This work was indeed easier to learn than stacking ingots. In fact, I smutted into my fiftieth year on this earth—and then some. The Master was the oldest, plying the tool of our trade into his late fifties, retiring to die from cancer in his beloved Ozarks. The next oldest smutter was a former Marine corps officer, who one night created a lot of talk when he kept on smutting even after his coveralls burned off.

 

‘It’s a great life if you don’t weaken’

Some of us learned to cope at this job, which didn’t change the fact that it was back-breaking labor, performed exclusively on the midnight-to-noon shift. Even the supervisors at the plant, not squeamish about how they deployed their labor force, declined to force us to smut in the afternoon heat. 

“I’m dyin’ out here” was what we’d murmur to each other, although we had to remove our respirators to murmur. These were heavy rubber masks with canisters that had to be changed regularly. They were only partially effective at best. And in the middle of the shift, when it didn’t seem things could get any worse, the system that sucked the gas out of the cells would go down, and high-test chlorine would overwhelm our respirators—and our lungs. That’s when we gagged, hit the dirt on all fours, puked our guts out.

On such occasions The Master—whose life had been shaped by the rough boards of country outhouses and the still rougher pews of country churches—would put his arm around my shoulder and pronounce, “It’s a great life if you don’t weaken.”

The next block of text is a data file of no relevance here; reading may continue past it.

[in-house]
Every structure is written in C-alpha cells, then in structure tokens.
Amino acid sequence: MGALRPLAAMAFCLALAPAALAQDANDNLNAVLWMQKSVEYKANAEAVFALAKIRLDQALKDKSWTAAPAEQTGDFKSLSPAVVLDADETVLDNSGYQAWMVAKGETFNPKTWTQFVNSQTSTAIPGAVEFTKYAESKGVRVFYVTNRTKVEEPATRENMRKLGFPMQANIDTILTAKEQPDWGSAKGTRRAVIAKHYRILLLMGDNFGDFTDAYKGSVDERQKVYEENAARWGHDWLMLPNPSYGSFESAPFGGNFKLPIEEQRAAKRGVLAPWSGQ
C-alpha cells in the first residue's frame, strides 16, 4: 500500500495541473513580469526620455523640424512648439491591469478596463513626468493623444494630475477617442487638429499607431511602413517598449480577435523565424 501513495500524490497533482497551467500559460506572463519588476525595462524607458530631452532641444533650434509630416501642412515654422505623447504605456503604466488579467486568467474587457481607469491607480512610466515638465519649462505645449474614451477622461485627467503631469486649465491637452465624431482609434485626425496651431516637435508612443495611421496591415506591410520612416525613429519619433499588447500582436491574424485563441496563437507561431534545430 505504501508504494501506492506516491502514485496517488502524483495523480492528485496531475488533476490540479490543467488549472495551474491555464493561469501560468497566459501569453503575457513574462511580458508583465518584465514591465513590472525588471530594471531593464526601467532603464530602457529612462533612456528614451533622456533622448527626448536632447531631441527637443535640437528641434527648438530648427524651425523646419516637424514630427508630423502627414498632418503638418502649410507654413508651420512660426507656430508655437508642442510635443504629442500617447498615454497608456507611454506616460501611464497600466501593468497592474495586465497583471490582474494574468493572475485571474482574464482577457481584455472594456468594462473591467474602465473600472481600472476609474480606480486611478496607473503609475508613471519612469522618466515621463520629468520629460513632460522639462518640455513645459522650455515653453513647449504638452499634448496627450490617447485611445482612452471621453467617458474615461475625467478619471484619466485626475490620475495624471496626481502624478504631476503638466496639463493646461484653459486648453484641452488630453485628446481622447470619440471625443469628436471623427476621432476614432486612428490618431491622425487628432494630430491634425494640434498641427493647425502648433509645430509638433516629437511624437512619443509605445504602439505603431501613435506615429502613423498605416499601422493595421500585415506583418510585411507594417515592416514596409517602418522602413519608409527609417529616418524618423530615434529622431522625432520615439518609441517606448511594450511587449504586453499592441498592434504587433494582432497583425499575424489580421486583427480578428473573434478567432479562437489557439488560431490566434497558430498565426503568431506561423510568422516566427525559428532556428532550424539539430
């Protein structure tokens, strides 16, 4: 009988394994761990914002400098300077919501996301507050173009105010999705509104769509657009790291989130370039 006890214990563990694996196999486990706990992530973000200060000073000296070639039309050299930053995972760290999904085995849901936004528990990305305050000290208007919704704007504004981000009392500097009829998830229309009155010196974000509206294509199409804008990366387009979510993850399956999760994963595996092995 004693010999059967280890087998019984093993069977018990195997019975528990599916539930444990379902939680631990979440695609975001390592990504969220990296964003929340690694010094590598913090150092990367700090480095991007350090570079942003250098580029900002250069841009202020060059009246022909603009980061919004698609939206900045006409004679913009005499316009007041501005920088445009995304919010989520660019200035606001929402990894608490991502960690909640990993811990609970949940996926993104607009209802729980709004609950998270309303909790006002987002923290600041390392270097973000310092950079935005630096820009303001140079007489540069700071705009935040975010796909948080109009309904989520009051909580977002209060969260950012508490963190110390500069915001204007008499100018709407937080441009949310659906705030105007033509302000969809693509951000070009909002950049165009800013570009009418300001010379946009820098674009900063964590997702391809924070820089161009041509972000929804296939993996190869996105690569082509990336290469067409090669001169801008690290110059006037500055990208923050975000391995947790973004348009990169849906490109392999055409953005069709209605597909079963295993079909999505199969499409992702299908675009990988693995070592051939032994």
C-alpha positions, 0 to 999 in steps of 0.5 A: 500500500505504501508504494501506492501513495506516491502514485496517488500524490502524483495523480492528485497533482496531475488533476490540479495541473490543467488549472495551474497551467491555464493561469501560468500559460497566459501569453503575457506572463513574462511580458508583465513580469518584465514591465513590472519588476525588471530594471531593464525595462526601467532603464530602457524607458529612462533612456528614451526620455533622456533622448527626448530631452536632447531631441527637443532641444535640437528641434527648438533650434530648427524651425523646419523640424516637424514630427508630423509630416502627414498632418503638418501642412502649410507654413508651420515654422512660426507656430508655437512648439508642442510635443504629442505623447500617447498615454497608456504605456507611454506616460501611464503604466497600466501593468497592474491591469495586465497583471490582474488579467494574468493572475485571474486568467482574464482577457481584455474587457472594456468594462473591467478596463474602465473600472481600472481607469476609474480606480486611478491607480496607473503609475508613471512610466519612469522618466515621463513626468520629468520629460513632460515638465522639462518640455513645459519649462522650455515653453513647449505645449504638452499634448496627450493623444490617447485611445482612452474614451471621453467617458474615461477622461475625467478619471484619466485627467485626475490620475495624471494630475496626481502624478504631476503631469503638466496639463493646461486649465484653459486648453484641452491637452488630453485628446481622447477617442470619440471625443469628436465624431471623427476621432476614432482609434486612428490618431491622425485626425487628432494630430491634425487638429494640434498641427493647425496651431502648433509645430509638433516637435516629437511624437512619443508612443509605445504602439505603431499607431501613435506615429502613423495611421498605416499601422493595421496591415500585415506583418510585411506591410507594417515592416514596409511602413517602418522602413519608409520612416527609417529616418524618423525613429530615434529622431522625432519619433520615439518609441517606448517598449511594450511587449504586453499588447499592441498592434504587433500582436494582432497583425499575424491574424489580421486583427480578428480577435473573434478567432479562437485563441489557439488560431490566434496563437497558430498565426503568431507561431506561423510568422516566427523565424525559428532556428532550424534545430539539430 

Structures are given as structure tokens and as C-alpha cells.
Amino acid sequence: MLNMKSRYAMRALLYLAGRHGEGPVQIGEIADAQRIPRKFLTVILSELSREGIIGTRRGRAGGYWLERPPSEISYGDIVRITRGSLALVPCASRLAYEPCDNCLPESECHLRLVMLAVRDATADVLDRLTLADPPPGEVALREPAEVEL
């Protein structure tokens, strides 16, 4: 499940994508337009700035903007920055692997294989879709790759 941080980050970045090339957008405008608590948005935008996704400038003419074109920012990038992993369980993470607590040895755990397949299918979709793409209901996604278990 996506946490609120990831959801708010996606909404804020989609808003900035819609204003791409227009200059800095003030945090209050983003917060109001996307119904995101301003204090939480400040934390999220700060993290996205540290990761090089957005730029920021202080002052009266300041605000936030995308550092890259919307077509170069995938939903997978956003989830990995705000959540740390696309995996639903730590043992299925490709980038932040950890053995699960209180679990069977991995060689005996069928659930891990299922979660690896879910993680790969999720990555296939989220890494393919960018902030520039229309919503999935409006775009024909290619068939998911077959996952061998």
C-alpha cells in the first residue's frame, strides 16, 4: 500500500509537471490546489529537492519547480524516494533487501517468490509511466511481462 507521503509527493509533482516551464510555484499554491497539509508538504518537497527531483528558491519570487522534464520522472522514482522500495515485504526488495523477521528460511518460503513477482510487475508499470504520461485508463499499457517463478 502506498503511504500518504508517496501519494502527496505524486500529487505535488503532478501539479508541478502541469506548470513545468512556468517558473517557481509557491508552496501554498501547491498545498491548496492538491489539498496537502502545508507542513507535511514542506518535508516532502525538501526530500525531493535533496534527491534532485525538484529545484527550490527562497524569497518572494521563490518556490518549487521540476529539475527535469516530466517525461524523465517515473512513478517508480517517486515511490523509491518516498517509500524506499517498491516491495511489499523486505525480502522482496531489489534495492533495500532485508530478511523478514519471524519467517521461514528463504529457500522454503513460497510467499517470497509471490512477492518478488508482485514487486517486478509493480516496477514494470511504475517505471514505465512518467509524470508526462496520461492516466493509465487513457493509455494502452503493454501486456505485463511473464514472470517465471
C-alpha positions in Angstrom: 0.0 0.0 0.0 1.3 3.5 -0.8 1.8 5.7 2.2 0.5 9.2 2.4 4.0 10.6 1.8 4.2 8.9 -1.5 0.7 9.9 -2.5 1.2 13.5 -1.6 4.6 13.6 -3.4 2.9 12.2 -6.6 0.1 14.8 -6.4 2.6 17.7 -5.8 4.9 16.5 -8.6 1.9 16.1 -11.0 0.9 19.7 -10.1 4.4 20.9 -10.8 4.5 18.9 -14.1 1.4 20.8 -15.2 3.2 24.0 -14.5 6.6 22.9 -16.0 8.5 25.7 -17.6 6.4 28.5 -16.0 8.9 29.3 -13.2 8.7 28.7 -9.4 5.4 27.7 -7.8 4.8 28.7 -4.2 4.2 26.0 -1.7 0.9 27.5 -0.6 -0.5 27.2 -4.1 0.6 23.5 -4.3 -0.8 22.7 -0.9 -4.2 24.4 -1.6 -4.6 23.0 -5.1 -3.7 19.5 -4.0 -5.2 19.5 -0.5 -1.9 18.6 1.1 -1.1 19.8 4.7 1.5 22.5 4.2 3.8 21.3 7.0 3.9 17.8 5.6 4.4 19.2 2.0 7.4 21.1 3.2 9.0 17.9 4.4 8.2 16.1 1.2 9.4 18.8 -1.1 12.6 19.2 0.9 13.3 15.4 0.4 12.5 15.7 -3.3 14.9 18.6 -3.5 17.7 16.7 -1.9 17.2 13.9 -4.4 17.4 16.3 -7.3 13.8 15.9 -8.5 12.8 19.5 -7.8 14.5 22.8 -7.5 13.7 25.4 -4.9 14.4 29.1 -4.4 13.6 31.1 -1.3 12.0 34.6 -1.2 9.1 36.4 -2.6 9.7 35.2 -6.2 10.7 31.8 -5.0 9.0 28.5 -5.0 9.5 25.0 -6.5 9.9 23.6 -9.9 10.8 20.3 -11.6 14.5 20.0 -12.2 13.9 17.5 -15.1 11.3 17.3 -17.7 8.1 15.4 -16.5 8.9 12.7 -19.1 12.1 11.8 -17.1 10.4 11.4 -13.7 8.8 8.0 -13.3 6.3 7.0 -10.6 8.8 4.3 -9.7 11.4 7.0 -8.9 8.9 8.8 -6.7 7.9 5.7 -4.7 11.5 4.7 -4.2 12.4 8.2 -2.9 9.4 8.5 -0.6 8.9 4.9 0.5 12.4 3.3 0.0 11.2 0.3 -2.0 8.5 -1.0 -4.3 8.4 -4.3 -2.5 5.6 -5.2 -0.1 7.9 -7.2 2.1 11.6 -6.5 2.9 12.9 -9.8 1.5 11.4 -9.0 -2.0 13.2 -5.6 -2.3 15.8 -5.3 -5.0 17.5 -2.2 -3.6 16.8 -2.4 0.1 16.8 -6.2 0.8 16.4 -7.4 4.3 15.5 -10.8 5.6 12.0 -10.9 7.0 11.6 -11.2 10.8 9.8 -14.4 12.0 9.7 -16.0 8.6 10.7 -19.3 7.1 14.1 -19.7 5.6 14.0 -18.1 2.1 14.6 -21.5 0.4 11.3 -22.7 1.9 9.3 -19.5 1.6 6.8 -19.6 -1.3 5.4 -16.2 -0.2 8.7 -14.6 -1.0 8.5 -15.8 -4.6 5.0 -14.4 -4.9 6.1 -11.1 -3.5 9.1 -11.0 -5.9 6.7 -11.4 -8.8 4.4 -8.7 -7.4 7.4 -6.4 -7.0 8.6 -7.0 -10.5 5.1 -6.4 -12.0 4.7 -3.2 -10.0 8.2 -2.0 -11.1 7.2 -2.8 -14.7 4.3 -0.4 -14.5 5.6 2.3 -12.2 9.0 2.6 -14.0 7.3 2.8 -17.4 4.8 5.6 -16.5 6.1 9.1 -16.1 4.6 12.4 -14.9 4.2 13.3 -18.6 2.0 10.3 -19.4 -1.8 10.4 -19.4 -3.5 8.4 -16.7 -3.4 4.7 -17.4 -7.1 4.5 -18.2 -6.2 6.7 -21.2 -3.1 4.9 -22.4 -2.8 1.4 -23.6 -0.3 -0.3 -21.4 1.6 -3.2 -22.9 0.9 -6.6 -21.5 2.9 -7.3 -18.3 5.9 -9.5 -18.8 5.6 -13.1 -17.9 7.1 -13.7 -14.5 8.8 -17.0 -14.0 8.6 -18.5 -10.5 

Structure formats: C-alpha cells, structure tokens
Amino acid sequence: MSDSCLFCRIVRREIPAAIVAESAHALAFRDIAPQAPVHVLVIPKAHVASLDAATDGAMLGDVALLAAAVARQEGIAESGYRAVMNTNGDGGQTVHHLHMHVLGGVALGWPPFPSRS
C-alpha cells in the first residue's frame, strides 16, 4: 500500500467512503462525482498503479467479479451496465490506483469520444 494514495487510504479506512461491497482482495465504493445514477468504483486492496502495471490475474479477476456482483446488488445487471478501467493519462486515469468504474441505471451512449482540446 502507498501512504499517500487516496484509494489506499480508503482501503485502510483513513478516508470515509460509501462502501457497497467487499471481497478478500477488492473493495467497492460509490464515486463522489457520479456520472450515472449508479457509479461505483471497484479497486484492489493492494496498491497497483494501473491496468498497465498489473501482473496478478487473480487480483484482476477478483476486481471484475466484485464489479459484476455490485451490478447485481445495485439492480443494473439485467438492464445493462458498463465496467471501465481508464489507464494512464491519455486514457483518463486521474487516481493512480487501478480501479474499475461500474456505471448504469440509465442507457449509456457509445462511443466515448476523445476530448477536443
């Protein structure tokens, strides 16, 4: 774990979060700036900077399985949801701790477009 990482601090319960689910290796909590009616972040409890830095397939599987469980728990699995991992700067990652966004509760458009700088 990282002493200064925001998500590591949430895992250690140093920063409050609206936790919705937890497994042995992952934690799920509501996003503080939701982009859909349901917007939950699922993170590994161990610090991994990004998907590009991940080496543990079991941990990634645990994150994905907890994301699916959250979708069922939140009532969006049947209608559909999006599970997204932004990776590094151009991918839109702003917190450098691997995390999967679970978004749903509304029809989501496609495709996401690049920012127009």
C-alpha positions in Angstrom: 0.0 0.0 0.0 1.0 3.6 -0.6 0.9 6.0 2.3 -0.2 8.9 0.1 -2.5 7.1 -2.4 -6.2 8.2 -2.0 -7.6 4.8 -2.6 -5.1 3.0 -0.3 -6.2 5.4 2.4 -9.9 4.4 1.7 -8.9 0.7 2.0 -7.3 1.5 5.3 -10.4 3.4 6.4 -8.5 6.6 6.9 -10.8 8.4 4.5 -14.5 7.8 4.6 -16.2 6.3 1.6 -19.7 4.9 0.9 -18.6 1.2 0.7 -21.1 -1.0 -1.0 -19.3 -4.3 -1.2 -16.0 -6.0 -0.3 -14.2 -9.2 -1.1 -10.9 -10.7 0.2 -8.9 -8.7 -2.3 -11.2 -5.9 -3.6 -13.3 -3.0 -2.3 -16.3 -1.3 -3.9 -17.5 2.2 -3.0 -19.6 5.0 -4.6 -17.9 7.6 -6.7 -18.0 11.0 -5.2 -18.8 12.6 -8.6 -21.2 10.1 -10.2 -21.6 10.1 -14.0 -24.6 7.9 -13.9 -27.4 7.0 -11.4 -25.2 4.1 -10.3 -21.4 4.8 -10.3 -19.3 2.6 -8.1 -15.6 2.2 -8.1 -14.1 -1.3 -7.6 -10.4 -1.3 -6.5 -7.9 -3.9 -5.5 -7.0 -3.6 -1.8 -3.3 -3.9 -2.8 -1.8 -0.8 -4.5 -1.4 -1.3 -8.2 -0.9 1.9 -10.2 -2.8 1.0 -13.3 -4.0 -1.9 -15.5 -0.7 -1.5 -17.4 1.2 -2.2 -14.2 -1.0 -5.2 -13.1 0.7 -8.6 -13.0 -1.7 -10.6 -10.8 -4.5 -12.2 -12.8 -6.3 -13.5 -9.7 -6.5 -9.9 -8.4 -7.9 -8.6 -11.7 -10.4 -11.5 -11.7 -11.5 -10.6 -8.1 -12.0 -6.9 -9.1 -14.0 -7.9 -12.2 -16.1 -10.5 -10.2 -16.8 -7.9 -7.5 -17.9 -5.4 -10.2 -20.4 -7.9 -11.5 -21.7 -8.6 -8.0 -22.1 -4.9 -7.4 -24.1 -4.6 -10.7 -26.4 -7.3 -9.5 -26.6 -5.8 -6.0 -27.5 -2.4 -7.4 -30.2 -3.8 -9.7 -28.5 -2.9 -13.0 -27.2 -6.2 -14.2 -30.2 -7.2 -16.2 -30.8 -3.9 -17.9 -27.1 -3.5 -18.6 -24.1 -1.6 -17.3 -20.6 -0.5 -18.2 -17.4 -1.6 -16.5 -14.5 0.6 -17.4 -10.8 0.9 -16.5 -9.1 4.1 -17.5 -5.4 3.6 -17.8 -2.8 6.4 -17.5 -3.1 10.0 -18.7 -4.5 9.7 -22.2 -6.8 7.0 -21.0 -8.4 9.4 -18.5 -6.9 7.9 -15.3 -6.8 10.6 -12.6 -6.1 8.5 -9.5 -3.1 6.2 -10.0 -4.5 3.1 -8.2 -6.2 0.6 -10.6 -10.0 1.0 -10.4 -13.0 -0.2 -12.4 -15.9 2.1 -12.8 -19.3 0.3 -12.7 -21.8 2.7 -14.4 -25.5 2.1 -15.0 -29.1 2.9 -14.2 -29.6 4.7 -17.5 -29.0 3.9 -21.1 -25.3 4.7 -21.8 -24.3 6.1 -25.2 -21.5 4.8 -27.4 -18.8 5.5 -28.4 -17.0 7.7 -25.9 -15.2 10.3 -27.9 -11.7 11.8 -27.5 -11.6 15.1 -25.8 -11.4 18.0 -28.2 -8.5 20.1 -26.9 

Perhaps no long-term damage to our lungs resulted from gulping gas. That’s what the company maintained. Their claims notwithstanding, we coughed from exposure to the everyday levels. Our lungs scarred and tightened, like we had pneumonia. But not to worry. It was working pneumonia, even better than walking pneumonia.

Despite the best efforts of Stretch and others, the workforce in those days was fractured and beaten down, with only brief interludes of resistance. On one of these, a short strike before my tenure, convicts were shipped in from a detention center to serve as scab labor. That experiment didn’t last long. After just one shift—“You can have this place, we’ll stay in jail”—convicts shouted at pickets as their buses crossed back over the line.

Shift after shift we had to thread our way through catch 22s. If we cut corners in order to meet our quota of smut, we could get nailed for that. If we worked to rule, the foremen would write us up for not producing. Either way, we got put on the smut list. Reporting accidents hurt the company’s standing with the insurance industry.  Sometimes it was better to limp around with a missing limb than to report an injury.

 

One hyphenated word

People all over the Salt Lake Valley would give you a special look when you said you worked at the magnesium plant. Either they thought you were incredibly tough or a total moron. In any case, they were greatly impressed.